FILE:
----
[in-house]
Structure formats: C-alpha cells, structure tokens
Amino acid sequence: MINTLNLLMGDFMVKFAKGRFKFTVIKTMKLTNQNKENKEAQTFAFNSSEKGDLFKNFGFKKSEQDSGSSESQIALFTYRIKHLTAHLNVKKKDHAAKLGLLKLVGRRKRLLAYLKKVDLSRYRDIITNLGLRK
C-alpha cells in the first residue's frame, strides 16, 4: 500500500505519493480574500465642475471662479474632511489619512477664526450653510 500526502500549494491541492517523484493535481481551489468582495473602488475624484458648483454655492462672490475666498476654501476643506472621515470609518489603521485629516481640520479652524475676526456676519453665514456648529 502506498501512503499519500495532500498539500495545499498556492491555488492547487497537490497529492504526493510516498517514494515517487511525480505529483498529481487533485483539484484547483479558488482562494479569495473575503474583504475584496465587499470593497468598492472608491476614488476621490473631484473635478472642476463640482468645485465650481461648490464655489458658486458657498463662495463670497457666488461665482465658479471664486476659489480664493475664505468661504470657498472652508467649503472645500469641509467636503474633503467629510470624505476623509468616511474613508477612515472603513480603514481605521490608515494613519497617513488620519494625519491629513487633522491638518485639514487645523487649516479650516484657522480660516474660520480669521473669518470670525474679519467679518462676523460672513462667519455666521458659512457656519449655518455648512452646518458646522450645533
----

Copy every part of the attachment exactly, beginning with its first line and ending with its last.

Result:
[in-house]
Structure formats: C-alpha cells, structure tokens
Amino acid sequence: MINTLNLLMGDFMVKFAKGRFKFTVIKTMKLTNQNKENKEAQTFAFNSSEKGDLFKNFGFKKSEQDSGSSESQIALFTYRIKHLTAHLNVKKKDHAAKLGLLKLVGRRKRLLAYLKKVDLSRYRDIITNLGLRK
C-alpha cells in the first residue's frame, strides 16, 4: 500500500505519493480574500465642475471662479474632511489619512477664526450653510 500526502500549494491541492517523484493535481481551489468582495473602488475624484458648483454655492462672490475666498476654501476643506472621515470609518489603521485629516481640520479652524475676526456676519453665514456648529 502506498501512503499519500495532500498539500495545499498556492491555488492547487497537490497529492504526493510516498517514494515517487511525480505529483498529481487533485483539484484547483479558488482562494479569495473575503474583504475584496465587499470593497468598492472608491476614488476621490473631484473635478472642476463640482468645485465650481461648490464655489458658486458657498463662495463670497457666488461665482465658479471664486476659489480664493475664505468661504470657498472652508467649503472645500469641509467636503474633503467629510470624505476623509468616511474613508477612515472603513480603514481605521490608515494613519497617513488620519494625519491629513487633522491638518485639514487645523487649516479650516484657522480660516474660520480669521473669518470670525474679519467679518462676523460672513462667519455666521458659512457656519449655518455648512452646518458646522450645533